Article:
Being the Master of my Fate

Interesting blog you might want to check out.

The IDEA Bucket

It matters not how strait the gate,
How charged with punishments the scroll.
I am the master of my fate:
I am the captain of my soul.

When I was a little girl, my mother took me to the British Council Library every Saturday afternoon and she used to leave me at the children’s section. I used to sit on a little wooden stool in a corner with a pile of books beside me. I sometimes used to look at the tall-selves of the grown-up section and realize how impatient I was to grow up and borrow books from there. The small prints and the amazing titles filled me with a sense of awe. And I wanted to write something that would fill library shelves one day.

I used to, sometimes, sit at the small circular table and leaf through photo books and encyclopedias and carry story books and novels written by…

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3 thoughts on “Being the Master of my Fate

  1. Amusing that this blogging booklover references the 1939 movie for that “Land”remark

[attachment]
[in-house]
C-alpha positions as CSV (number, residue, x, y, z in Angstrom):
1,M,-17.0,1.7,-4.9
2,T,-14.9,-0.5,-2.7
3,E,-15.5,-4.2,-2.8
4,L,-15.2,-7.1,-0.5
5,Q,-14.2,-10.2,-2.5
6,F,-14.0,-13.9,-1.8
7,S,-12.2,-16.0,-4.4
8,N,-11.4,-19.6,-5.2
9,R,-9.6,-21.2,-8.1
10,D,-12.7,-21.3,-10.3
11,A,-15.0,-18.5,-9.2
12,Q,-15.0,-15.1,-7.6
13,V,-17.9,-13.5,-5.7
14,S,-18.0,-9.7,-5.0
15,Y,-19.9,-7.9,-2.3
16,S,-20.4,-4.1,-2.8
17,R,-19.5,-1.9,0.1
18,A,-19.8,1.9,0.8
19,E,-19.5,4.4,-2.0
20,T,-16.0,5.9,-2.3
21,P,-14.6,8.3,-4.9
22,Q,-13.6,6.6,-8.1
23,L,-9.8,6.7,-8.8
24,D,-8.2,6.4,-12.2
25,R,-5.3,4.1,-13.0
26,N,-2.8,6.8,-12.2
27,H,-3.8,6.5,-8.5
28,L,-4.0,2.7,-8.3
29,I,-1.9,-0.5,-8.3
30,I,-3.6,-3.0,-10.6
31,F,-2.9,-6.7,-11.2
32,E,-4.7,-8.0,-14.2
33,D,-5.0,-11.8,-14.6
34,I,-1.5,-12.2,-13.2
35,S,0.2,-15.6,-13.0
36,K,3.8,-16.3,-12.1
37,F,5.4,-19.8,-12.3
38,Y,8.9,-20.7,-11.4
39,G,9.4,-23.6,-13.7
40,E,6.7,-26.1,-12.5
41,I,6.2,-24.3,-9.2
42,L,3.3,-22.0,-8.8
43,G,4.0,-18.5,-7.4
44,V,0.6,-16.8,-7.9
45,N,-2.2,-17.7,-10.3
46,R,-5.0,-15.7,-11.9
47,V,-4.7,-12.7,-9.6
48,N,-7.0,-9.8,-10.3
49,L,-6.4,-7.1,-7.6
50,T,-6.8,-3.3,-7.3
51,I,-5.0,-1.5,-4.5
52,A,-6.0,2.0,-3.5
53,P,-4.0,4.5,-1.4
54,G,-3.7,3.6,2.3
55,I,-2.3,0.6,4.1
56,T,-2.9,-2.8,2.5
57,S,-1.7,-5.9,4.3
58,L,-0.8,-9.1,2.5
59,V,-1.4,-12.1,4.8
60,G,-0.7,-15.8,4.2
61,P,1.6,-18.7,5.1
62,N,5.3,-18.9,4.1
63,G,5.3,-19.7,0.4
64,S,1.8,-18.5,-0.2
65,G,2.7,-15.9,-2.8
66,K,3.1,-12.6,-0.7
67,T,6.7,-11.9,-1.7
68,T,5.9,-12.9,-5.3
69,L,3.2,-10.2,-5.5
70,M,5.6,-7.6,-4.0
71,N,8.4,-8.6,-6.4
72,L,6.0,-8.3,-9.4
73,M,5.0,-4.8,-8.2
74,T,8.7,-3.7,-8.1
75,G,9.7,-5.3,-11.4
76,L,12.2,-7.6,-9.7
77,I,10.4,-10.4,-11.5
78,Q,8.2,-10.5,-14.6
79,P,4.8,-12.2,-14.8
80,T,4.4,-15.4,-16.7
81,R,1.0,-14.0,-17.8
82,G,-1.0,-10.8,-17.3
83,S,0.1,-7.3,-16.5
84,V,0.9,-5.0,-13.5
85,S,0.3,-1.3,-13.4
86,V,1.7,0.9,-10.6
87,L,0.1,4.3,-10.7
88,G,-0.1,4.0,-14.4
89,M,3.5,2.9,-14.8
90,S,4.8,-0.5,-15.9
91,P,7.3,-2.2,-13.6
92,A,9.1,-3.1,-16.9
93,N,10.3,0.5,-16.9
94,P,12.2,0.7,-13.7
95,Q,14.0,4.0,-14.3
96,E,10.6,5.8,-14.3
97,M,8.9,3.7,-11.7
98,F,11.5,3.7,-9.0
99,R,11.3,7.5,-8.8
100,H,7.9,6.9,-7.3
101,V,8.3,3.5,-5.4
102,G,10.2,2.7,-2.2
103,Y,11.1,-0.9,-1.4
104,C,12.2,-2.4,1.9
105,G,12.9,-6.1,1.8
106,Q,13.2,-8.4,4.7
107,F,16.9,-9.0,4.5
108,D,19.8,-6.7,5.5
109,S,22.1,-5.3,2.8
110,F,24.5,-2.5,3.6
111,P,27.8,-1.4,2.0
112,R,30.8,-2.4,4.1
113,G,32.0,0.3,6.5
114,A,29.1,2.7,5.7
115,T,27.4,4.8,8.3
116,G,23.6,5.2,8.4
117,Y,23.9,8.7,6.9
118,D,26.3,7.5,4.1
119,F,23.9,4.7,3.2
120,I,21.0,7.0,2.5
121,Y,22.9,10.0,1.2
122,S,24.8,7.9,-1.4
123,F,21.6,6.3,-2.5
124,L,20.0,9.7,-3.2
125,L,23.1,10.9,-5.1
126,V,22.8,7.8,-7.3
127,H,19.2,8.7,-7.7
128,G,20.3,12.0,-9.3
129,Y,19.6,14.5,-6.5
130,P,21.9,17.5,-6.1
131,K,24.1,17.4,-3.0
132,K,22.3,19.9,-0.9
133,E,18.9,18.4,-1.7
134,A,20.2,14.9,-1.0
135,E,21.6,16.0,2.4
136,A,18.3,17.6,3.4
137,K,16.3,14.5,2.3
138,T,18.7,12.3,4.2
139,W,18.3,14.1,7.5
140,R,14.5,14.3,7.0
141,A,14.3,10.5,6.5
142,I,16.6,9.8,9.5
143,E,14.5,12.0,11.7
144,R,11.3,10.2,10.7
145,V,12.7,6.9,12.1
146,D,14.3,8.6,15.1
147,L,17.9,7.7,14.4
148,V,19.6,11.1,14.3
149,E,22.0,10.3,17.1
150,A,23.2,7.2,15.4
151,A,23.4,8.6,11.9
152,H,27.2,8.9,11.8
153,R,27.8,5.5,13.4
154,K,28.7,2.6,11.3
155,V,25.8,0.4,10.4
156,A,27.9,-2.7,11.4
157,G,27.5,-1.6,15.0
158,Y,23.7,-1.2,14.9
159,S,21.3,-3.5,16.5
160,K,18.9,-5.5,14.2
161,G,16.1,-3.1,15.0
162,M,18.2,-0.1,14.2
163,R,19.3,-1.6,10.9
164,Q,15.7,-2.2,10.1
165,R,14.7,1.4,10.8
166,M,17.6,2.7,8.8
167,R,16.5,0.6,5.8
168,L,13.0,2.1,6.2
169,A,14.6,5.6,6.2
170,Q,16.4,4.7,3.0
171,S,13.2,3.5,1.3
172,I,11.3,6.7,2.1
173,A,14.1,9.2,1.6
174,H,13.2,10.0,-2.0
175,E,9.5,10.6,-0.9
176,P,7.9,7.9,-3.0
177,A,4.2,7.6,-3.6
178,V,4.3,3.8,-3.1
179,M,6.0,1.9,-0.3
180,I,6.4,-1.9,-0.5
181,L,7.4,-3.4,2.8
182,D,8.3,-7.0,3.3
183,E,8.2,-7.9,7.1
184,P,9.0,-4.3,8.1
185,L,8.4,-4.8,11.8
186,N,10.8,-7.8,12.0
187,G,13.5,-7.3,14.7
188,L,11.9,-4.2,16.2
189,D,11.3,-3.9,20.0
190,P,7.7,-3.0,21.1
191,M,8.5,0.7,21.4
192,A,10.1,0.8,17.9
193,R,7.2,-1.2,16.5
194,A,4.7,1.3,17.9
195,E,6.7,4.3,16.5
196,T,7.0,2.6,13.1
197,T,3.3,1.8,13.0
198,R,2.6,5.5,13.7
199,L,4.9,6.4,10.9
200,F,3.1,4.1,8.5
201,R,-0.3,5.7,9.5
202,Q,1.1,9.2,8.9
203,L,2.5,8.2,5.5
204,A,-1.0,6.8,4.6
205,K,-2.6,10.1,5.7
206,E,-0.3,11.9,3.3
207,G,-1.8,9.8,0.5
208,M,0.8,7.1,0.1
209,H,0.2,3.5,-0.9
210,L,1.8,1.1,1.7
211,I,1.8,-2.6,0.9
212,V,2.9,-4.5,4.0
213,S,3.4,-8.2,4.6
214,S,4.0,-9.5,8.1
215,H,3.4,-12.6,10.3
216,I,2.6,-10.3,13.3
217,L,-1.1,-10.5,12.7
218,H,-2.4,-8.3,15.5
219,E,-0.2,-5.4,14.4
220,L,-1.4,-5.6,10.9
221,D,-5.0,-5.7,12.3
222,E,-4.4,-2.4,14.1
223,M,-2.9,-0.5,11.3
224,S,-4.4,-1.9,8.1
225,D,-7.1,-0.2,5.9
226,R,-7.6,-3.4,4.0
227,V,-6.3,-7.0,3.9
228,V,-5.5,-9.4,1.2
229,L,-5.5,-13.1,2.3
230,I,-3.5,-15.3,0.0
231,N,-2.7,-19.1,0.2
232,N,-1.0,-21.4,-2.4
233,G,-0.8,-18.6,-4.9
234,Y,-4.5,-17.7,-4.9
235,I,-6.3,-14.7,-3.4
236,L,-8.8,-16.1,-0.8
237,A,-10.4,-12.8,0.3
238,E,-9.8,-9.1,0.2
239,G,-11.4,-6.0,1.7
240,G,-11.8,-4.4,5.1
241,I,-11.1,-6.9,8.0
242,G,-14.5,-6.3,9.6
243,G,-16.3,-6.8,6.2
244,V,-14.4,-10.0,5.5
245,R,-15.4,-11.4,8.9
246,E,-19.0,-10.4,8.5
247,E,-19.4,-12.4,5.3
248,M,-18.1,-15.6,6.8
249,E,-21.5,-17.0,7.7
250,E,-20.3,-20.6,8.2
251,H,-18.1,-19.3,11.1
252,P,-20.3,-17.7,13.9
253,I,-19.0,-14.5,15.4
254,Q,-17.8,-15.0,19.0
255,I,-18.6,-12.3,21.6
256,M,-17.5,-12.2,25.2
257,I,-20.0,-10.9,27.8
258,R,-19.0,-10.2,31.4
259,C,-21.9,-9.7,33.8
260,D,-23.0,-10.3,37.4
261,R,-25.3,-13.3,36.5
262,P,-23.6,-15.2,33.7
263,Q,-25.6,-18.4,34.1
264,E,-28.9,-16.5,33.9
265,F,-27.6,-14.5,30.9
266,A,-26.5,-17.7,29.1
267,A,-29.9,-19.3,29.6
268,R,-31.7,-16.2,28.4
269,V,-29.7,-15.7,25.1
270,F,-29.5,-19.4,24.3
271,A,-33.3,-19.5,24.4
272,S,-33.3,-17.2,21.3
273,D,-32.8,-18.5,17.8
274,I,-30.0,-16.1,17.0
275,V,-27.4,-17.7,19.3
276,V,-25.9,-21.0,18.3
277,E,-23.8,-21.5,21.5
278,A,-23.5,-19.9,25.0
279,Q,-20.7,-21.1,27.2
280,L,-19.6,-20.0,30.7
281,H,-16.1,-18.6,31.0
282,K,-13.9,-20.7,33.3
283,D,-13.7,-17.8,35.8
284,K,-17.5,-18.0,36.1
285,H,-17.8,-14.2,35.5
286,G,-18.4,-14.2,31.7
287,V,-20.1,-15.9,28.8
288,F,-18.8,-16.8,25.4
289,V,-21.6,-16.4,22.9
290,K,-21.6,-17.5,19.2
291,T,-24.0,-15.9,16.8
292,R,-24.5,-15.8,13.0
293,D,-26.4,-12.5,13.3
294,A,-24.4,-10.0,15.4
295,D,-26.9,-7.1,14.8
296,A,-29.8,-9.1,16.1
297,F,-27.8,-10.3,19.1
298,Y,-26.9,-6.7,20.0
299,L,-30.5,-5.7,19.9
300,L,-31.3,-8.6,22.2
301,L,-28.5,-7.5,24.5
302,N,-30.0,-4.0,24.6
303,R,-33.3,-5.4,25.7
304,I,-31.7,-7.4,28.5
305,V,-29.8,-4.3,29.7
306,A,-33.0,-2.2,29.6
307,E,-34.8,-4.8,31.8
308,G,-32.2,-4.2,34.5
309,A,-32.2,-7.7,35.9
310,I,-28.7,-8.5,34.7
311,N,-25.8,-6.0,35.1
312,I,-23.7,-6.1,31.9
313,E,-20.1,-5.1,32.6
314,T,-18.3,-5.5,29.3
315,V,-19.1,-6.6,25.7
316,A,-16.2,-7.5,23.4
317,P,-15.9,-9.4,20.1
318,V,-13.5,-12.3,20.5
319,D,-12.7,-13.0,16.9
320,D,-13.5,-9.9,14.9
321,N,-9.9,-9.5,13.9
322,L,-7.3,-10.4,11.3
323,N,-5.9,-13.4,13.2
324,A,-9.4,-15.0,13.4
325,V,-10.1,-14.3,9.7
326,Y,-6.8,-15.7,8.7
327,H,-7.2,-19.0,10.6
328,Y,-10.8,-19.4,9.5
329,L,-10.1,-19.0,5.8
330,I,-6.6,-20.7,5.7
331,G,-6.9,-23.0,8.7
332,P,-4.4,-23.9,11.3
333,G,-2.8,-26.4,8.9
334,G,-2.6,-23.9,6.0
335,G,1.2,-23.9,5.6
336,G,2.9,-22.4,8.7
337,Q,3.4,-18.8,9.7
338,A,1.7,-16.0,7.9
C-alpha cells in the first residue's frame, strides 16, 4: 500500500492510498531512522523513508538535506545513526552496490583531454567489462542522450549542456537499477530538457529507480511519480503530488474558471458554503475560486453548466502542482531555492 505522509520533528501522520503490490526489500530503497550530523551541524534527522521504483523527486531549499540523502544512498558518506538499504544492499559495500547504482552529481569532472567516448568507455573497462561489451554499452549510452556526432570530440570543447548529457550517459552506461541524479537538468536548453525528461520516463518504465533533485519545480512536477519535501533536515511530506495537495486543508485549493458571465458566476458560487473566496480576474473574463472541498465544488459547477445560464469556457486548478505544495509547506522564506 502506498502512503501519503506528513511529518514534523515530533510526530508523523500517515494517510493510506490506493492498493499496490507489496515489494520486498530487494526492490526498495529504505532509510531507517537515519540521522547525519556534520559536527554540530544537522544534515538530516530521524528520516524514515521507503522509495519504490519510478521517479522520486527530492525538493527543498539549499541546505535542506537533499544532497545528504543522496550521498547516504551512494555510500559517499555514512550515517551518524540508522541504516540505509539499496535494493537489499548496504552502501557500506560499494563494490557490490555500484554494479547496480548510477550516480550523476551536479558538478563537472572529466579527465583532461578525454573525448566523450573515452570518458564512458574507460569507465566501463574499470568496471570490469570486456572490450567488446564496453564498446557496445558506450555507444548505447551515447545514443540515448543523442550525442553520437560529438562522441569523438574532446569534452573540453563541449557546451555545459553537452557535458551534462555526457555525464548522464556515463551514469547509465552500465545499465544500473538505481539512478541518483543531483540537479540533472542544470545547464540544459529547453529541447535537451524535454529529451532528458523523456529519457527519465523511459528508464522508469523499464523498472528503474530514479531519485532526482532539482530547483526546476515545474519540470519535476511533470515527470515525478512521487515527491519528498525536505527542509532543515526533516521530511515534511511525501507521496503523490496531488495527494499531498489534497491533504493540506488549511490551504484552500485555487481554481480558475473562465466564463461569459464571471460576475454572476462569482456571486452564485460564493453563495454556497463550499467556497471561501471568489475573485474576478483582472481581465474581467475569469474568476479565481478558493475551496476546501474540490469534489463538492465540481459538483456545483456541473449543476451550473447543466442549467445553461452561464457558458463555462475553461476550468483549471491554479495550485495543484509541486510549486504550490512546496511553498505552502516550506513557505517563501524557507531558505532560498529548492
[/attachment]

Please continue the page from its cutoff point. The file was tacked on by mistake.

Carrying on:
– or was it not in the book published 3 years earlier ?

  2. In the beginning there was print.. Posted in error on Franklin entry, sorry
    | April 10, 2013 at 10:09 am Book found online, chapter 2.
    Context Father Gerald speaking –
    … the thing which, next to Ellen, he loved best in the whole world uttered
    a roar.“Do you stand there, Scarlett O’Hara, and tell me that Tara — that
    land — doesn’t amount to anything?”
    Scarlett nodded obstinately. Her heart was too sore to care whether or
    not she put her father in a temper.
    “Land is the only thing in the world that amounts to anything,” he shouted,
    his thick, short arms making wide gestures of indignation, “for ’tis the only
    thing in this world that lasts, and don’t you be forgetting it! ’Tis the only
    thing worth working for, worth fighting for — worth dying for.”
    “Oh, Pa,” she said disgustedly, “you talk like an Irishman!”
    “Have I ever been ashamed of it? No, ’tis proud I am. And don’t be forgetting
    that you are half Irish, Miss! And to anyone with a drop of Irish blood in them
    the land they live on is like their mother. ’Tis ashamed of you I am this minute.
    I offer you the most beautiful land in the world — saving County Meath in the
    Old Country — and what do you do? You sniff!”
    ..Kathy- that sentimental English blogger fancies herself roaming a plantation
    not imaging the realities of US slavery as the means of to maintaining them –
    not something his family had back in the old country he emigrated from..

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